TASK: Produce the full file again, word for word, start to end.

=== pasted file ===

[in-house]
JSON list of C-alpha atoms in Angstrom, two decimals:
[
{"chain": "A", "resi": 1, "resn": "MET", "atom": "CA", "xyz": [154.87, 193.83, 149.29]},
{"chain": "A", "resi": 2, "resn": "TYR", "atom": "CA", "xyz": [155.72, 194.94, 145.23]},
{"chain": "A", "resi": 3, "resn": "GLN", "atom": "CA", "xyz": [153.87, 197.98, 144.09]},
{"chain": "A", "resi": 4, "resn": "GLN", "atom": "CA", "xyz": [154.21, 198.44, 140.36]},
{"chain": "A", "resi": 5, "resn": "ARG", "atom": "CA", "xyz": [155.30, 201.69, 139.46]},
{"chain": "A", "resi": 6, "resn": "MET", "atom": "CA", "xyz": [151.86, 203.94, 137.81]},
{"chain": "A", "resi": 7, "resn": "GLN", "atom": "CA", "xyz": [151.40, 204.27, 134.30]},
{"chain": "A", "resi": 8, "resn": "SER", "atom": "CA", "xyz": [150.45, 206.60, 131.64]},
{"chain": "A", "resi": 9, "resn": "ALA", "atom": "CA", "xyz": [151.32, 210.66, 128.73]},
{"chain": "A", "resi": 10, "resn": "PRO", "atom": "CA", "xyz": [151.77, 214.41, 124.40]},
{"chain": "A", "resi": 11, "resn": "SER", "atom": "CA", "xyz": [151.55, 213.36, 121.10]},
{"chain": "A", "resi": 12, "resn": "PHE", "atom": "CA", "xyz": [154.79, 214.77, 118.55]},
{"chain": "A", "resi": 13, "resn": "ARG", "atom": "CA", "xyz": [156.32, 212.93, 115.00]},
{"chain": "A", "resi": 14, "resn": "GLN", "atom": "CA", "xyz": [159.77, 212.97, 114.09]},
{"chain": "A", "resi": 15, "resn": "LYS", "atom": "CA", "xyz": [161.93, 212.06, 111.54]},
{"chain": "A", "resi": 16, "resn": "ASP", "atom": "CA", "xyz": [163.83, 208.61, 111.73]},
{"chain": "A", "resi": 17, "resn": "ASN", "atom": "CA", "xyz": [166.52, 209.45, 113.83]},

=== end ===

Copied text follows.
[in-house]
JSON list of C-alpha atoms in Angstrom, two decimals:
[
{"chain": "A", "resi": 1, "resn": "MET", "atom": "CA", "xyz": [154.87, 193.83, 149.29]},
{"chain": "A", "resi": 2, "resn": "TYR", "atom": "CA", "xyz": [155.72, 194.94, 145.23]},
{"chain": "A", "resi": 3, "resn": "GLN", "atom": "CA", "xyz": [153.87, 197.98, 144.09]},
{"chain": "A", "resi": 4, "resn": "GLN", "atom": "CA", "xyz": [154.21, 198.44, 140.36]},
{"chain": "A", "resi": 5, "resn": "ARG", "atom": "CA", "xyz": [155.30, 201.69, 139.46]},
{"chain": "A", "resi": 6, "resn": "MET", "atom": "CA", "xyz": [151.86, 203.94, 137.81]},
{"chain": "A", "resi": 7, "resn": "GLN", "atom": "CA", "xyz": [151.40, 204.27, 134.30]},
{"chain": "A", "resi": 8, "resn": "SER", "atom": "CA", "xyz": [150.45, 206.60, 131.64]},
{"chain": "A", "resi": 9, "resn": "ALA", "atom": "CA", "xyz": [151.32, 210.66, 128.73]},
{"chain": "A", "resi": 10, "resn": "PRO", "atom": "CA", "xyz": [151.77, 214.41, 124.40]},
{"chain": "A", "resi": 11, "resn": "SER", "atom": "CA", "xyz": [151.55, 213.36, 121.10]},
{"chain": "A", "resi": 12, "resn": "PHE", "atom": "CA", "xyz": [154.79, 214.77, 118.55]},
{"chain": "A", "resi": 13, "resn": "ARG", "atom": "CA", "xyz": [156.32, 212.93, 115.00]},
{"chain": "A", "resi": 14, "resn": "GLN", "atom": "CA", "xyz": [159.77, 212.97, 114.09]},
{"chain": "A", "resi": 15, "resn": "LYS", "atom": "CA", "xyz": [161.93, 212.06, 111.54]},
{"chain": "A", "resi": 16, "resn": "ASP", "atom": "CA", "xyz": [163.83, 208.61, 111.73]},
{"chain": "A", "resi": 17, "resn": "ASN", "atom": "CA", "xyz": [166.52, 209.45, 113.83]},